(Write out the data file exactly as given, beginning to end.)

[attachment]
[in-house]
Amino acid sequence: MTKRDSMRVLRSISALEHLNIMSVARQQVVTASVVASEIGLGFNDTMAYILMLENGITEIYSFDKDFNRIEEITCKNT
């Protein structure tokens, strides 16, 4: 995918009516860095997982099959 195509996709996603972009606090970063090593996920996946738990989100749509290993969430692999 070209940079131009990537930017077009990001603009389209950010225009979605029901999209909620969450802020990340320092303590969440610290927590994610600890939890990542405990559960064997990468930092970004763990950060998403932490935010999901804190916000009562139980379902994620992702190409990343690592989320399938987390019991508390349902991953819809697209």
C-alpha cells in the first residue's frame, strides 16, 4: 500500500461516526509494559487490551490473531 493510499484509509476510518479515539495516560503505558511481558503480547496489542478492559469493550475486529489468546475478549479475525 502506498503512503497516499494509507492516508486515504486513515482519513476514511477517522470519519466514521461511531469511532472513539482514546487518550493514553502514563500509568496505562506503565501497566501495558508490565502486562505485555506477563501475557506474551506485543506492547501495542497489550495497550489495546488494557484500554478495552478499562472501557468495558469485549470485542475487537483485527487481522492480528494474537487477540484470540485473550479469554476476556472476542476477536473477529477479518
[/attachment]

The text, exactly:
[in-house]
Amino acid sequence: MTKRDSMRVLRSISALEHLNIMSVARQQVVTASVVASEIGLGFNDTMAYILMLENGITEIYSFDKDFNRIEEITCKNT
């Protein structure tokens, strides 16, 4: 995918009516860095997982099959 195509996709996603972009606090970063090593996920996946738990989100749509290993969430692999 070209940079131009990537930017077009990001603009389209950010225009979605029901999209909620969450802020990340320092303590969440610290927590994610600890939890990542405990559960064997990468930092970004763990950060998403932490935010999901804190916000009562139980379902994620992702190409990343690592989320399938987390019991508390349902991953819809697209």
C-alpha cells in the first residue's frame, strides 16, 4: 500500500461516526509494559487490551490473531 493510499484509509476510518479515539495516560503505558511481558503480547496489542478492559469493550475486529489468546475478549479475525 502506498503512503497516499494509507492516508486515504486513515482519513476514511477517522470519519466514521461511531469511532472513539482514546487518550493514553502514563500509568496505562506503565501497566501495558508490565502486562505485555506477563501475557506474551506485543506492547501495542497489550495497550489495546488494557484500554478495552478499562472501557468495558469485549470485542475487537483485527487481522492480528494474537487477540484470540485473550479469554476476556472476542476477536473477529477479518